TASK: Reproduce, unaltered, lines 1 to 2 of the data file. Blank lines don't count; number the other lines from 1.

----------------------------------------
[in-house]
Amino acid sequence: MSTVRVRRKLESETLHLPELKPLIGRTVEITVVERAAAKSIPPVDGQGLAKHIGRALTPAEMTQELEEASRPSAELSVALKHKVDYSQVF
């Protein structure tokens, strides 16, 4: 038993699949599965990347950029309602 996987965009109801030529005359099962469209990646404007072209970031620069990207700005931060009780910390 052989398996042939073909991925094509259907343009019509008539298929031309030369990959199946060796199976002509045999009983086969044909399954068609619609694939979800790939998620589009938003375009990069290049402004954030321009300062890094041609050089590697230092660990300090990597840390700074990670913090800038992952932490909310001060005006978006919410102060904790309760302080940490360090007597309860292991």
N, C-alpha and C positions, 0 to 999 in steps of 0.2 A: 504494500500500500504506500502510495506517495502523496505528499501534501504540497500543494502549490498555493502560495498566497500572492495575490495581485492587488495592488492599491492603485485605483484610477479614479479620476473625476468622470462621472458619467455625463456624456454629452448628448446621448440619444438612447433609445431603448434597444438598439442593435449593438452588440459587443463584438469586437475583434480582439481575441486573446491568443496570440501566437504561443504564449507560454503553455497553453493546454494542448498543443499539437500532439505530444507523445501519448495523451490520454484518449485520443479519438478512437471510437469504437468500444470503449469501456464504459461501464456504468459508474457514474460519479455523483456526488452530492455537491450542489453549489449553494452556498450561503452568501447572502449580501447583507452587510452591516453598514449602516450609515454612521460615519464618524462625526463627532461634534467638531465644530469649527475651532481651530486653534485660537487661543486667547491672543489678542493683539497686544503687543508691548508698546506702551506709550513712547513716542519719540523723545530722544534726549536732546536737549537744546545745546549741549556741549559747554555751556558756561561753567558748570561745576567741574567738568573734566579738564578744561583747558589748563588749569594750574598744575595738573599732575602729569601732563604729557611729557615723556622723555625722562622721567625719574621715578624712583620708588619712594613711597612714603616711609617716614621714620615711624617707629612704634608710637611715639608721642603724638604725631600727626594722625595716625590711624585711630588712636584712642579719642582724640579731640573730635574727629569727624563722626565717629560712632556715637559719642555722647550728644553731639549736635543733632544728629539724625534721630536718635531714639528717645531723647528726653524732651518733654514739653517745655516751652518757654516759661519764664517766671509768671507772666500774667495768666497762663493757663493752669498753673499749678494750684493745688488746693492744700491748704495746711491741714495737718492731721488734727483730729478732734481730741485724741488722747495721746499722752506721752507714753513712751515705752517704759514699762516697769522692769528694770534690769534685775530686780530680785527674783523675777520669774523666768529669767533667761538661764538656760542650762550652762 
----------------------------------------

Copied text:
[in-house]
Amino acid sequence: MSTVRVRRKLESETLHLPELKPLIGRTVEITVVERAAAKSIPPVDGQGLAKHIGRALTPAEMTQELEEASRPSAELSVALKHKVDYSQVF